Rechargeable lithium-ion batteries (LIBs) are projected to meet future electric mobility, electric aviation and stationary grid energy storage targets within 2030. However, LIBs need toxic and costly metals like cobalt, nickel, manganese, etc., for functioning.
In the dual carbon battery developed by IIT-H, the researchers have utilised self-standing carbon fiber mats as both electrodes (cathode and anode). This may down the overall battery cost by 20-25 per cent and is expected to curb the unpredictability in market price. Use of carbon as electrode active material as well as current collector replacing heavy metals also make the battery light and flexible.
The fabricated 5.0 voltage (nominal voltage 4.6 V) cell provides an energy density of approximately 100-watt hour per kilogram and can be extended up to 150-watt hour per kilogram with further modifications.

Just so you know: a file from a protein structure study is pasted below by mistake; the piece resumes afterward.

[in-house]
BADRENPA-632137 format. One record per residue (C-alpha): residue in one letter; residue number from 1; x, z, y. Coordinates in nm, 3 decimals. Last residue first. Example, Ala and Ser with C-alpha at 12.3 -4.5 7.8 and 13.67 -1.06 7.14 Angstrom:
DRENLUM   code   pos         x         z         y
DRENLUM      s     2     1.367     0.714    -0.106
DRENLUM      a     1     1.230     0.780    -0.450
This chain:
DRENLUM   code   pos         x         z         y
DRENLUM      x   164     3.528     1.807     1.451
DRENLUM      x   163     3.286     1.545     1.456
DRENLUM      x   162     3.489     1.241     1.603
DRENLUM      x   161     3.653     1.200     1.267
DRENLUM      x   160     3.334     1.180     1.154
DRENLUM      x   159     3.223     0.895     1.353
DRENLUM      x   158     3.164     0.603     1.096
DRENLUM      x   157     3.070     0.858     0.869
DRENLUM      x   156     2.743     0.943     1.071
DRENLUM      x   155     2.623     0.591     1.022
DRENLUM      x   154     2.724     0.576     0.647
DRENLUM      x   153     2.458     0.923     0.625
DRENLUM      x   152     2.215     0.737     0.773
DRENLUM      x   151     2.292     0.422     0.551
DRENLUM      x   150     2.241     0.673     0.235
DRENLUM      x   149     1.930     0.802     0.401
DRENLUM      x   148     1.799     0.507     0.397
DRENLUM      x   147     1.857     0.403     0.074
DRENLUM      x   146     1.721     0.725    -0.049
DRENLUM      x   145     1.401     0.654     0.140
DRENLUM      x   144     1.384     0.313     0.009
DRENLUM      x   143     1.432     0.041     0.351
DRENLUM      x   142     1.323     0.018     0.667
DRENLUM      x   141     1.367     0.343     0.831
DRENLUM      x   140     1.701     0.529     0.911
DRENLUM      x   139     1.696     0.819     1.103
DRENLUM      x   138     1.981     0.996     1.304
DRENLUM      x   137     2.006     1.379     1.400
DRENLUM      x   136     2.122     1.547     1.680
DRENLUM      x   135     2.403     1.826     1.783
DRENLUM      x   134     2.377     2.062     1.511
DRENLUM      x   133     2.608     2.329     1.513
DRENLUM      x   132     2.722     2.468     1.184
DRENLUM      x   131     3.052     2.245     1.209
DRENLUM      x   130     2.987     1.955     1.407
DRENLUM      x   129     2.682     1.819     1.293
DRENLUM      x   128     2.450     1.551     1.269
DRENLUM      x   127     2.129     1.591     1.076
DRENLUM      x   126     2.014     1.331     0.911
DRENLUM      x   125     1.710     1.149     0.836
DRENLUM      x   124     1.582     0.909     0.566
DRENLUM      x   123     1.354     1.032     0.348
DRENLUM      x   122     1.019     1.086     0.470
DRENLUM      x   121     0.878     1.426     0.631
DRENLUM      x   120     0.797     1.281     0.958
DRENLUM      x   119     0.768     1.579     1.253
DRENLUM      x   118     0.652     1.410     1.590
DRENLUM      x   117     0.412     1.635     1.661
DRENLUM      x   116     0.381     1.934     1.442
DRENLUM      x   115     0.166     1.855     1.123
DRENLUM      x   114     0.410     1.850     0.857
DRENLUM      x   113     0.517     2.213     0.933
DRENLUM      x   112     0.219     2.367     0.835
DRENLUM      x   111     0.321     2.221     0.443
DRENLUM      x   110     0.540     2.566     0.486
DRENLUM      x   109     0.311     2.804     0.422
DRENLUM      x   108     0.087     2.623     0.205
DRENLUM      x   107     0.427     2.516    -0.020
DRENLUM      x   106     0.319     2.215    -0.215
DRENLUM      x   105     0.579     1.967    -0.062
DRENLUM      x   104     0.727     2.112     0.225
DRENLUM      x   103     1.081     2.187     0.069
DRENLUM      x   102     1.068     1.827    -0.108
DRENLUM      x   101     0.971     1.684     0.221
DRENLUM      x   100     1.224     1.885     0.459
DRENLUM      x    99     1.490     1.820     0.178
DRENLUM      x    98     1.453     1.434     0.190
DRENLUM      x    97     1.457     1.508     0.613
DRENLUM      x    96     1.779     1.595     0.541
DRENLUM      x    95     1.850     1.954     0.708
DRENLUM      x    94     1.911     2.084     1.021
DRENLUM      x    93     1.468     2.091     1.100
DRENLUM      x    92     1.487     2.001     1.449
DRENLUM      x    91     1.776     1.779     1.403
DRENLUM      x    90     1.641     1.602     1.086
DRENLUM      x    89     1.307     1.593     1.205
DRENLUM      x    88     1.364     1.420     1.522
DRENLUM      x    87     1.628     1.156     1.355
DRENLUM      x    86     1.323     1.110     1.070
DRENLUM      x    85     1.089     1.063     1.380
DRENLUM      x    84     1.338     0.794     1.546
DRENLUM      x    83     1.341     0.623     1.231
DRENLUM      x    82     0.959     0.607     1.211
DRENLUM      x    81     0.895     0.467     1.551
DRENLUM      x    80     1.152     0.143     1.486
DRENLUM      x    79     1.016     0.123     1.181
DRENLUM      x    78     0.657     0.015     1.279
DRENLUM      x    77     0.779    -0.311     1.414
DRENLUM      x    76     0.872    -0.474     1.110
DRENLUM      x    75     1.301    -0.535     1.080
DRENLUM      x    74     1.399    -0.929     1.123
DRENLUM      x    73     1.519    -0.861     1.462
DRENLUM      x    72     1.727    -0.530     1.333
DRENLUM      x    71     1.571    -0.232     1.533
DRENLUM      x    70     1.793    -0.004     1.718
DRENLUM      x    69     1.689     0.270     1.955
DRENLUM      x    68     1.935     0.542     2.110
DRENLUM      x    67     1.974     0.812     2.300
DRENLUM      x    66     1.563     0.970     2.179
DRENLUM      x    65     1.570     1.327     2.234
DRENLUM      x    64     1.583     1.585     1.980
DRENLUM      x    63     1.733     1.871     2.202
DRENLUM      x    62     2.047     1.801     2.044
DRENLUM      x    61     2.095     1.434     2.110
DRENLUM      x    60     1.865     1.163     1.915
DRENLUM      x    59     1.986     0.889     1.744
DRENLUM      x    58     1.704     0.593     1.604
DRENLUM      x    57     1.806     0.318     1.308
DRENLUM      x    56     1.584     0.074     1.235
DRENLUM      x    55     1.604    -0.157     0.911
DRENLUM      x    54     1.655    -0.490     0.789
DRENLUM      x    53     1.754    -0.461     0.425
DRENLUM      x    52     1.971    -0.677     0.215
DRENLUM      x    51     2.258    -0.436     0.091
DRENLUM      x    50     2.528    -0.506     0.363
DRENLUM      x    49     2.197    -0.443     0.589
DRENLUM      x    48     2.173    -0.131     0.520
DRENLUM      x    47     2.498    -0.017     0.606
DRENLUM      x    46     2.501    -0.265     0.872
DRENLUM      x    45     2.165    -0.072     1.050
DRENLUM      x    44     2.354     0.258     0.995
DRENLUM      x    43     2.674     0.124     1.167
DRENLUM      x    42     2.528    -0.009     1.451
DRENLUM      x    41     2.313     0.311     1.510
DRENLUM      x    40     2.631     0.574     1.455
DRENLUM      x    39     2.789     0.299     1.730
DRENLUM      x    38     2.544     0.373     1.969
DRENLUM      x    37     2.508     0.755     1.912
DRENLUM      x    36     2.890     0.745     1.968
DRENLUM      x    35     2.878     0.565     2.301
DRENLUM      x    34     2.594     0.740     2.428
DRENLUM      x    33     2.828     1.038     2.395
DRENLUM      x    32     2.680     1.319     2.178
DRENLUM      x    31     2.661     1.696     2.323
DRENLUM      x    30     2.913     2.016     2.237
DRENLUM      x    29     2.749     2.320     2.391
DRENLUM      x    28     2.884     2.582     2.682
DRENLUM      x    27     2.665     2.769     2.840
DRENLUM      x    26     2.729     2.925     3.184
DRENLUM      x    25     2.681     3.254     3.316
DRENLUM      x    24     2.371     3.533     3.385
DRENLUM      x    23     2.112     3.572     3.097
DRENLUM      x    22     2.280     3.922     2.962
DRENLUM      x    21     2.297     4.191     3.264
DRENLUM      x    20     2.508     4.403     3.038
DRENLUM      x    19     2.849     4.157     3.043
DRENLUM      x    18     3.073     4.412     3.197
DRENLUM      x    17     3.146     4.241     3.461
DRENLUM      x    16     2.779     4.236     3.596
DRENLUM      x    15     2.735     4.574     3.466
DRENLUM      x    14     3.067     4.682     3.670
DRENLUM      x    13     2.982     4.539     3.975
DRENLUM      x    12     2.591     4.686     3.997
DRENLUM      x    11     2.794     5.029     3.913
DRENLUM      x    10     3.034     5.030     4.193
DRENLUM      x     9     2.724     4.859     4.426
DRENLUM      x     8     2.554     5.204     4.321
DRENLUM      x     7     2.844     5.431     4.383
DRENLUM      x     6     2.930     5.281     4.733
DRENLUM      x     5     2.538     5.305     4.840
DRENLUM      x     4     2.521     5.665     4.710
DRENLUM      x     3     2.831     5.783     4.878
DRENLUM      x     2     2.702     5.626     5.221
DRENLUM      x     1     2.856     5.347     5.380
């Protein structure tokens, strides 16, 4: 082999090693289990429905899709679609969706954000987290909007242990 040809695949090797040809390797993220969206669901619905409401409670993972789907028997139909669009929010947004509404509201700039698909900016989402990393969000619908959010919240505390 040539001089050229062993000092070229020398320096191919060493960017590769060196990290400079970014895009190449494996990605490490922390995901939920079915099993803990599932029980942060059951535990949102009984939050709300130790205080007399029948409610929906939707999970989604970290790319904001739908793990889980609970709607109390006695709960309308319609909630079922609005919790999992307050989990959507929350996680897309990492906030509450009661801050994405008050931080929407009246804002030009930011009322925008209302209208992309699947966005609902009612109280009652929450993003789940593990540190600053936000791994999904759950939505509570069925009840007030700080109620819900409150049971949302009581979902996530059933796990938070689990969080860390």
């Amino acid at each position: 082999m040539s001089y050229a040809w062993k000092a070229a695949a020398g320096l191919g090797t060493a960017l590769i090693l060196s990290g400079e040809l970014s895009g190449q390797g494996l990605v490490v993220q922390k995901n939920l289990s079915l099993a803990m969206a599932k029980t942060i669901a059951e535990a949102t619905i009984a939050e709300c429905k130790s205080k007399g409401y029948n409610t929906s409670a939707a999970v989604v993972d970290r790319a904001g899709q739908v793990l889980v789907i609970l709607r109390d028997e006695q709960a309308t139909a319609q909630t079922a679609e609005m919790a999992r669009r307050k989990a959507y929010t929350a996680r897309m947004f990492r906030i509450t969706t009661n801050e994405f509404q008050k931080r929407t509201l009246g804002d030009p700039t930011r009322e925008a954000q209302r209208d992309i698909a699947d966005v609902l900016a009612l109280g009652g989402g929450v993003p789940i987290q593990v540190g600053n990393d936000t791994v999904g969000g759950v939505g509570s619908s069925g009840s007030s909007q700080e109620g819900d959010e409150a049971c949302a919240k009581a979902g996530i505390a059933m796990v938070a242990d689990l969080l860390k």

“The study will be extrapolated to push the energy density limits further and their broad vision includes introducing the dual carbon system as a cheaper LIB alternative to the Indian market,” said Surendra Kumar Martha, associate professor, department of chemistry and lead investigator of the research team.
The research was supported by the Naval Research Board (Defence Research and Development Organisation) and was recently published in Advanced Energy Material, a peer-reviewed journal.